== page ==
Our ‘SPERI Spotlight’ series showcases the work of a researcher at SPERI to give an insight into their research. This month we speak to Dr Merve Sancak about their research on inclusive development and skills formation systems.
What does your research focus on?
My research examines the ways through which countries can achieve more inclusive development. I’m particularly interested in transition economies and middle income countries, because they’ve achieved large economic growth in the 2000s but they didn’t achieve any notable social improvements; particularly in terms of social inequality. My PhD looked at the skilling of workers who either didn’t access higher education, and on how small and medium enterprises seek to find workers with technical skills, develop methods to generate the necessary skills, and how this impacts on workers in terms of income development and upgrading opportunities for small firms. The automotive sector is a critical one for both Mexico and Turkey- which was the empirical focus of my work. This comparative focus allowed me to investigate the ways through which global conditions and national institutions impacted on these sectors. For example, I looked at how firm linkages within the global economy affected their methods for finding skilled workers, and I compared this with the impact of national institutions upon firm strategies.
What led to you becoming interested in these issues?
During my masters degree, I studied social policy in European countries and became interested in the topic of skills formation systems and how this affects workers and small firms’ competitiveness. This led me to wonder how this works in other countries. Following my masters, I worked at UNDP-IICPSD in Istanbul as an intern which gave me more practical experience about how vocational education works in Turkey. I wanted to compare Turkey with another similar country, and Mexico was a good choice in terms of structural similarities and their links with the global economy.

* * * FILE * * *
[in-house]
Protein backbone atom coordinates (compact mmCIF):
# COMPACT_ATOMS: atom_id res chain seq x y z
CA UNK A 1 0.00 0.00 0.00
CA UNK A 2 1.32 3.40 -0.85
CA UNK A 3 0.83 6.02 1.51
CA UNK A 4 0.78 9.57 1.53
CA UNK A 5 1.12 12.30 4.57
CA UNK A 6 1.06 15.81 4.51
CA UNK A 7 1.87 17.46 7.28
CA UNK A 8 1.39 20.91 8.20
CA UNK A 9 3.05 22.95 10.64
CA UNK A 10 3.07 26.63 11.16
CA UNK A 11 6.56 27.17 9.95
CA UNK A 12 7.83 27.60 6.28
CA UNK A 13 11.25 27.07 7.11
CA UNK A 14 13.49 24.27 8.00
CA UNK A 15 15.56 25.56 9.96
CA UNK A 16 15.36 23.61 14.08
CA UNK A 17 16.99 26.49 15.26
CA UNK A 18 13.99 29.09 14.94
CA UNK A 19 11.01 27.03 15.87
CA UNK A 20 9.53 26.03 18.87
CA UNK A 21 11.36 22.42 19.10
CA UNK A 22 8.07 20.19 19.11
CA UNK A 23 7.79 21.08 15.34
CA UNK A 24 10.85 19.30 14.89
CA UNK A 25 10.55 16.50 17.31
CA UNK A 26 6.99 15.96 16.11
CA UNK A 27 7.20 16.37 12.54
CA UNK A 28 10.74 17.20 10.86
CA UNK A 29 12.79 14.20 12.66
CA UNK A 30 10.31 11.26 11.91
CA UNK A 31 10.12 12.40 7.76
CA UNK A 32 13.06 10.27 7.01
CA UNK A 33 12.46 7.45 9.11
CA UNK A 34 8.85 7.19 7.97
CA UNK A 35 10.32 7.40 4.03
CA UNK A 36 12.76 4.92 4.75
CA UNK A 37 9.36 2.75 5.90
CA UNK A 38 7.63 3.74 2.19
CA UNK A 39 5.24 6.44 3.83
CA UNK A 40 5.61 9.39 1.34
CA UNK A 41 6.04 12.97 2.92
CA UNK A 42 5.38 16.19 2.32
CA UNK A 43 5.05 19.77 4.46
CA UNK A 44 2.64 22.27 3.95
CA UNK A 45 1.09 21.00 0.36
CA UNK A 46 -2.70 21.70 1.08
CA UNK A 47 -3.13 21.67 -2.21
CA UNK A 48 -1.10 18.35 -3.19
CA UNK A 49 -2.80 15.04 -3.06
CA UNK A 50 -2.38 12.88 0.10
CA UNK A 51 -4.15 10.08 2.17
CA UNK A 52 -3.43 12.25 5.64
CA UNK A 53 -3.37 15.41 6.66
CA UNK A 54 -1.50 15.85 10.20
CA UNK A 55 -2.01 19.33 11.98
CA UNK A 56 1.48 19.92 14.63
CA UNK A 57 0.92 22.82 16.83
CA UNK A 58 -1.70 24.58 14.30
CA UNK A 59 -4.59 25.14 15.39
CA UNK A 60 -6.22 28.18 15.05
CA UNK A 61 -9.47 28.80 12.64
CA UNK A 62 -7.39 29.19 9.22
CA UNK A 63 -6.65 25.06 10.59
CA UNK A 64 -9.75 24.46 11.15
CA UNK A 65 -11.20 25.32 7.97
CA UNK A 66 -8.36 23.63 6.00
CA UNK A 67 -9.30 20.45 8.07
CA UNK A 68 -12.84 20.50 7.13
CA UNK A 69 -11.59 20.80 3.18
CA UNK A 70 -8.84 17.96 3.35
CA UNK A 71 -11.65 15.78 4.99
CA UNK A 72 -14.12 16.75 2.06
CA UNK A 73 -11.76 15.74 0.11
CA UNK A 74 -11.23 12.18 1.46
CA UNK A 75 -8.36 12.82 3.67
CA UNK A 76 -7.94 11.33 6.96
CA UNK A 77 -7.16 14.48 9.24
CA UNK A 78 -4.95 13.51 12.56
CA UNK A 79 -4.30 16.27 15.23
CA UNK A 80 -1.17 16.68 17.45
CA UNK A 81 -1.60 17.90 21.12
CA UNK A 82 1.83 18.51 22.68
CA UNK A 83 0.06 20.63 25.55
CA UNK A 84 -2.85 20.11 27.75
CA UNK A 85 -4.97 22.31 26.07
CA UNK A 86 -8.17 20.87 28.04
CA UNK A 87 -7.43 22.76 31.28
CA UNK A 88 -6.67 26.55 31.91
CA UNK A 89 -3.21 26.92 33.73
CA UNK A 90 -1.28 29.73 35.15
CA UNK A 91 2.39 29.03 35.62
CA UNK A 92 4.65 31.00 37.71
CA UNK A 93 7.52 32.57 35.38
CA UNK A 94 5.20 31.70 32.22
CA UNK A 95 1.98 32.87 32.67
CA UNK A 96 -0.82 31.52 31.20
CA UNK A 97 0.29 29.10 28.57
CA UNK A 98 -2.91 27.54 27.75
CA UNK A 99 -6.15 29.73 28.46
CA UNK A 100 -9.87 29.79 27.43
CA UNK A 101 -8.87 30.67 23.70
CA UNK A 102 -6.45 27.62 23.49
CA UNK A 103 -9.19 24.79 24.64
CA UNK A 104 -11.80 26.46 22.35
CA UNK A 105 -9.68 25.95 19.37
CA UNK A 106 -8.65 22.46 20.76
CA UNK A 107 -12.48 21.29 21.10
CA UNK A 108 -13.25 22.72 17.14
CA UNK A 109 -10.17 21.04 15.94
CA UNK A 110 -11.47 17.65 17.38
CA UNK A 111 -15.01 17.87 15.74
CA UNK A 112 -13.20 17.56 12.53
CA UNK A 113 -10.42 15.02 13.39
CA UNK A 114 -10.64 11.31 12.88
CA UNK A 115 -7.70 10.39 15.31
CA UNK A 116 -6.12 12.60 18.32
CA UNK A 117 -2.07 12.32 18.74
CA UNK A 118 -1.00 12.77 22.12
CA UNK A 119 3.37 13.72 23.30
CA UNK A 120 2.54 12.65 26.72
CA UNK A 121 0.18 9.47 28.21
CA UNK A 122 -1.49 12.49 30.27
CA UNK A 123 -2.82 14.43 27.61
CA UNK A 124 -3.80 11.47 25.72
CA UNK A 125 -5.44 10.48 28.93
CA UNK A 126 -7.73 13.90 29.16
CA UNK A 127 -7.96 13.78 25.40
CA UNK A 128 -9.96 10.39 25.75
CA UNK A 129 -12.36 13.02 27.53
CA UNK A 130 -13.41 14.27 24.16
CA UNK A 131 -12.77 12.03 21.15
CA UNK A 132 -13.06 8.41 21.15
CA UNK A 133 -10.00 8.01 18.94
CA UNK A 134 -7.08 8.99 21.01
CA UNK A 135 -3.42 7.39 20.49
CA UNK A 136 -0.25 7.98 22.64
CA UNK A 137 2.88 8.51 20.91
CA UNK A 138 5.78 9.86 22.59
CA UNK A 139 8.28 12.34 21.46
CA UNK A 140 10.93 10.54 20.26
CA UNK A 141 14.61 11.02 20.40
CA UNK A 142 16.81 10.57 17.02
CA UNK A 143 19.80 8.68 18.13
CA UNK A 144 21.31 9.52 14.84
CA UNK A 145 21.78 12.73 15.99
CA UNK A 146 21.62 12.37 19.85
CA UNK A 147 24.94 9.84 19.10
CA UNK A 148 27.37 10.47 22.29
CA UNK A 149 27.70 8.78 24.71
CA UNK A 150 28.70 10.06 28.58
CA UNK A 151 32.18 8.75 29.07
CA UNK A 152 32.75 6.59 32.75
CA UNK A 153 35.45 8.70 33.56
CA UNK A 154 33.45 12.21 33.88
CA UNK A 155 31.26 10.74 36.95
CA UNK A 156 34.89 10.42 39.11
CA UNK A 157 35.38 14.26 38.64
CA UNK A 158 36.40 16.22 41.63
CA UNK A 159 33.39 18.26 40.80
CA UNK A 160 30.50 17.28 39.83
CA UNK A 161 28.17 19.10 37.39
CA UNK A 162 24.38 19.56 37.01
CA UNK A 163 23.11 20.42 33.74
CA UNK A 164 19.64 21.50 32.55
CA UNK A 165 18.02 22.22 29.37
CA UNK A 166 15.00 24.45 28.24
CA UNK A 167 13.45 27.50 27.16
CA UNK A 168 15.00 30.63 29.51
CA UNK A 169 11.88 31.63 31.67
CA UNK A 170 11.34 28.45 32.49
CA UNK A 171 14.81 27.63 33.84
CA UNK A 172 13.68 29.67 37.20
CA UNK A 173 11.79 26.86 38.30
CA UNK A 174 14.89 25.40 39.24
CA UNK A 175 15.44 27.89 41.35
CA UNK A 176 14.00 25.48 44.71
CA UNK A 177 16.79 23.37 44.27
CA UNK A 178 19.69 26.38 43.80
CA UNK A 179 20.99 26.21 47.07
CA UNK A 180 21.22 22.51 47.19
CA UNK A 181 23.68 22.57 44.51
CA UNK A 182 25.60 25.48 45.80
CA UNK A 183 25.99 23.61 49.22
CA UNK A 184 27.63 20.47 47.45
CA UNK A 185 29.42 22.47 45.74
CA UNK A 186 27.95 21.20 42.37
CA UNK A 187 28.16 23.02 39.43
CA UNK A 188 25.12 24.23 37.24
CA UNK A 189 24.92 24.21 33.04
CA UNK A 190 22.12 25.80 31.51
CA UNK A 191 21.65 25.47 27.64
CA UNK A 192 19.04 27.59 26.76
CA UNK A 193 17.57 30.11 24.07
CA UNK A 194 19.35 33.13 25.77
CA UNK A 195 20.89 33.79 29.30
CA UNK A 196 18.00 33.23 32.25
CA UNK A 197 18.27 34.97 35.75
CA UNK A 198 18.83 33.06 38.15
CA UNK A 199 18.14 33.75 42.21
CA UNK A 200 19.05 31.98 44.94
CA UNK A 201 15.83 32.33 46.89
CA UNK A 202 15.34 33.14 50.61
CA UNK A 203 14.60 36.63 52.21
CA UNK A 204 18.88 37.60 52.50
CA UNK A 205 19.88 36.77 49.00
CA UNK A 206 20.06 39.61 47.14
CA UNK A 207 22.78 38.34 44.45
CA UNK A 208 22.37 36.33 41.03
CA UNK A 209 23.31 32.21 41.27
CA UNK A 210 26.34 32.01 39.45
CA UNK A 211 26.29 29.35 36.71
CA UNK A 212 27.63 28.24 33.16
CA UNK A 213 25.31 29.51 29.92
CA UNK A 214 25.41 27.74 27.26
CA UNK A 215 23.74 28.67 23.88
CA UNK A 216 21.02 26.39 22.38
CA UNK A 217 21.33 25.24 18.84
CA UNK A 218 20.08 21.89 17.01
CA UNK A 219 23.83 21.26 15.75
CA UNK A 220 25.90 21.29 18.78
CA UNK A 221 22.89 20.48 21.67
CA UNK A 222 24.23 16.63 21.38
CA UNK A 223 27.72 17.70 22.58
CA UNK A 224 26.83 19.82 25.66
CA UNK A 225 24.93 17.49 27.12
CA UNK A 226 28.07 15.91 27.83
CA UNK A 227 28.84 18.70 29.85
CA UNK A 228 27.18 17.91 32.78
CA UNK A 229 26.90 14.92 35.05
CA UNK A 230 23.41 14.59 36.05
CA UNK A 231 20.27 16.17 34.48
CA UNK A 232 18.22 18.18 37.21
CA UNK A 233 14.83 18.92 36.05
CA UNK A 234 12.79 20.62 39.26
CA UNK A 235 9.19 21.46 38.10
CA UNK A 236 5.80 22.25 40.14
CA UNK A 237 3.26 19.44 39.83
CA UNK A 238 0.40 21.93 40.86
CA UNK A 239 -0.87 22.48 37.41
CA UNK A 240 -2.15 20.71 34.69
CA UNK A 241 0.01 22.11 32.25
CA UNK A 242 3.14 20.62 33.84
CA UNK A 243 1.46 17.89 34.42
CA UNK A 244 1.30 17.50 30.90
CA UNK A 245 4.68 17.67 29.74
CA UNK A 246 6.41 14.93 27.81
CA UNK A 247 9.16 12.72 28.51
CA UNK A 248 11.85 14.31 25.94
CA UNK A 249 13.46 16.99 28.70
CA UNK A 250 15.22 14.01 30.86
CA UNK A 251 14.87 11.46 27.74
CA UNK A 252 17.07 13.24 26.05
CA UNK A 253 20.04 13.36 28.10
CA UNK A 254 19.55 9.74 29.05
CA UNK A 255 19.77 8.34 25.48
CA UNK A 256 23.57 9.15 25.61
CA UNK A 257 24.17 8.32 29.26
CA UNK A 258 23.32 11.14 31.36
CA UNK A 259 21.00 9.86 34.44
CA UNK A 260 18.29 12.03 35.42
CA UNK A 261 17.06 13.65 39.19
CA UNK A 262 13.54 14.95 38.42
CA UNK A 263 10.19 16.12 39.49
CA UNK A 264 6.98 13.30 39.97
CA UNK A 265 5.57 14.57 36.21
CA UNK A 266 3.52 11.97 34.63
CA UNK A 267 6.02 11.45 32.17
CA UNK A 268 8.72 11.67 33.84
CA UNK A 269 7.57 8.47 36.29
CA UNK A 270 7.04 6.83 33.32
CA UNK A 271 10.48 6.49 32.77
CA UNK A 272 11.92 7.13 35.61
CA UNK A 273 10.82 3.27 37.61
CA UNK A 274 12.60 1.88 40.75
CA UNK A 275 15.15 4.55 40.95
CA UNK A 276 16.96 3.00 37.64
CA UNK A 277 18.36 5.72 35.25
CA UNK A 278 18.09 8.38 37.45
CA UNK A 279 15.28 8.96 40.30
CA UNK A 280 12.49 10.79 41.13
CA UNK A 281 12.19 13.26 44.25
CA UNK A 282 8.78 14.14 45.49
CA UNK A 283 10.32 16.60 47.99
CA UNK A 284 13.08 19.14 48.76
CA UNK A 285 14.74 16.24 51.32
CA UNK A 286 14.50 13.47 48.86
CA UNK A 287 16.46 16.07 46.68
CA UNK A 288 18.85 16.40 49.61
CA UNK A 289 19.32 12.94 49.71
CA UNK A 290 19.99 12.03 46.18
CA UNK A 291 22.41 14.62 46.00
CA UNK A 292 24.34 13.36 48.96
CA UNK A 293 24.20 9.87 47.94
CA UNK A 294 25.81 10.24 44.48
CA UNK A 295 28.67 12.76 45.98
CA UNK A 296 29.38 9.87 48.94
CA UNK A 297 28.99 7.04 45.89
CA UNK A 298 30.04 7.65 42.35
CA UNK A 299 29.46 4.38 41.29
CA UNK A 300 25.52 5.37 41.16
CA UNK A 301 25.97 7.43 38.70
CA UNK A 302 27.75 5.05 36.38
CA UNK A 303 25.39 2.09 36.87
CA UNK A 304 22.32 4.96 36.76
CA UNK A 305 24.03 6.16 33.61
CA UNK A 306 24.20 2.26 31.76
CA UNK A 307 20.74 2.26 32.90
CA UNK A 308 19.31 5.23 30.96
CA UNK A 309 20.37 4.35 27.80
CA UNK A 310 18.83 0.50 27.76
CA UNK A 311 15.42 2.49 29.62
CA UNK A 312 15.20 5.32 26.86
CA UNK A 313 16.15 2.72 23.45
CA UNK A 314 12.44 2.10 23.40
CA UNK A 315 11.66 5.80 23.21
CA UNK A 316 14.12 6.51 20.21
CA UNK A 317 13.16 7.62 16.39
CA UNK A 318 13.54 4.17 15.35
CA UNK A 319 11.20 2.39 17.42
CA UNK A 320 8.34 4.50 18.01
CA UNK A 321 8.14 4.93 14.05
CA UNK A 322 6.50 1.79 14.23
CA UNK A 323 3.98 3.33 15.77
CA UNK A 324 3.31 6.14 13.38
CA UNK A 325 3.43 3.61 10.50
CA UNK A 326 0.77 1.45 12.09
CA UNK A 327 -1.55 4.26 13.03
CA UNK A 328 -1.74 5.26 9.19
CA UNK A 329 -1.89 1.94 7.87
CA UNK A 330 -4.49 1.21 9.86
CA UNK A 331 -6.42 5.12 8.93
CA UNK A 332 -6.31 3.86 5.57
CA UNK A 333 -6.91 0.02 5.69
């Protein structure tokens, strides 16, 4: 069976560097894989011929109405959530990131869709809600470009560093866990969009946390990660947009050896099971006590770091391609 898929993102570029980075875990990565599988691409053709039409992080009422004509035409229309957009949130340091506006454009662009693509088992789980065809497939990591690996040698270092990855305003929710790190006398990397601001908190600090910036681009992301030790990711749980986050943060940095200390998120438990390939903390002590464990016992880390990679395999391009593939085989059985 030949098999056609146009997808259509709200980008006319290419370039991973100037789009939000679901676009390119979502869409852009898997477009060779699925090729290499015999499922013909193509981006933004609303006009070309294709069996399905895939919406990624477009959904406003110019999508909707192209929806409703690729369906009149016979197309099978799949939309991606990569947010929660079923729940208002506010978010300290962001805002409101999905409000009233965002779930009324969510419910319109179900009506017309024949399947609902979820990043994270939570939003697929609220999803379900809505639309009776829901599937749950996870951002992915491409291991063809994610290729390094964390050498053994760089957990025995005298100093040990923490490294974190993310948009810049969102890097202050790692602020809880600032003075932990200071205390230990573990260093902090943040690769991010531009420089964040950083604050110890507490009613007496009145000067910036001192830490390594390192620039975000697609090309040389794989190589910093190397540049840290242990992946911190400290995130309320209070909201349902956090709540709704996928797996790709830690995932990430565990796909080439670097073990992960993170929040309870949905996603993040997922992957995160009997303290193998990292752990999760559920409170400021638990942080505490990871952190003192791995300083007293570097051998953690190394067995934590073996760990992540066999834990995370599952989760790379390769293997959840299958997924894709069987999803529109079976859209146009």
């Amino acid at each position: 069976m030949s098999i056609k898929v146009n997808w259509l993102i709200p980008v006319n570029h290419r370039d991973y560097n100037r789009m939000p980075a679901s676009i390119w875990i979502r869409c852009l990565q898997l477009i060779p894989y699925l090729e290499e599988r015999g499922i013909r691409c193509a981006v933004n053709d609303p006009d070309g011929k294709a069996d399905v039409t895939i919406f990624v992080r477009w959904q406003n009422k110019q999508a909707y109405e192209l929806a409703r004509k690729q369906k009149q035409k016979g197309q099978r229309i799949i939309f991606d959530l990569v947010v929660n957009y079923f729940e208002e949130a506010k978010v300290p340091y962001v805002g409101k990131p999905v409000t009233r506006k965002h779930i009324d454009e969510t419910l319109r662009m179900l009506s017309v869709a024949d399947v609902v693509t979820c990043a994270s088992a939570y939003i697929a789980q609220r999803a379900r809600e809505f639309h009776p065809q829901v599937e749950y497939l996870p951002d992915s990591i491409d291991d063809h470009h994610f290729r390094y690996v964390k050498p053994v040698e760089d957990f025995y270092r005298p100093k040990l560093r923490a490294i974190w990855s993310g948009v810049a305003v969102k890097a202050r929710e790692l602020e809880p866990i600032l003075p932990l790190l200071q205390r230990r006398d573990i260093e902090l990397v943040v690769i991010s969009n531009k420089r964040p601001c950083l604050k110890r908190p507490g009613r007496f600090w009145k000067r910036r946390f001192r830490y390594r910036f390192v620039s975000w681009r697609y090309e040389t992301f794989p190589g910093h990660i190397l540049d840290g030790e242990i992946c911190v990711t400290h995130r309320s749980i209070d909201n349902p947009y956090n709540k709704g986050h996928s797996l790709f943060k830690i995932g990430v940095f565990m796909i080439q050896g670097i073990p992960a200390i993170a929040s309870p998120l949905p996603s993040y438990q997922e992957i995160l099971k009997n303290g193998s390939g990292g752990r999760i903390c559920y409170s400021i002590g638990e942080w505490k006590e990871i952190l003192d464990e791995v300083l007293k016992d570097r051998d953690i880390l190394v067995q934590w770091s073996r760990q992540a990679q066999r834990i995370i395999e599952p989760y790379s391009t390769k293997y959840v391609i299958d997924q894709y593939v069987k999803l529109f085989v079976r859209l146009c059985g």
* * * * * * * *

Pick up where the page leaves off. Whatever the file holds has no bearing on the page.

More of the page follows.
What are the challenges involved in researching these areas of interest?
Research in Mexico was the biggest challenge because initially I had no contacts in the country, but I was keen to conduct fieldwork. It took time to build a network of contacts there, but eventually it became easier to do research in Mexico than Turkey. I felt there was more interest from participants in speaking to me in Mexico, as opposed to Turkey.
What are the key future research questions in your area of study?
I have two future research questions. I found in my PhD that the Mexican and Turkish firms in the automotive sector had different methods for recruiting workers because of the different vocational educational systems, so I would like to explore further the historical reasons behind the emergence of these different educational systems. Secondly, I would like to examine the employment characteristics of female workers and whether they are linked to variations within the education system within these countries, and to also include South Korea in my analysis.
What does being a member of SPERI mean to you?
I enjoy working at SPERI because I am surrounded by like-minded people, who share a similar outlook and perspective on solutions to tackling the most pressing issues facing political economy today. It is fantastic to be part of an organisation which has links with institutions such as the OECD, and which recognises that research can create real impacts in the world. The mentorship I have received has been very useful in the process of moving from the position of doctoral research to one of a postdoctoral researcher.
What are you currently working on?
I’ve recently finished work on an OECD project on ‘new approaches to economic challenges’ which was led by my colleague Michael Jacobs. We presented our research recently, which was a fantastic experience. I am also involved in an inclusive growth project with the OECD, and I’m about to begin work with Michael Jacobs on the subject of paradigm shifts and economic theory. I am also working to publish a book based on my comparative research on Mexico and Turkey.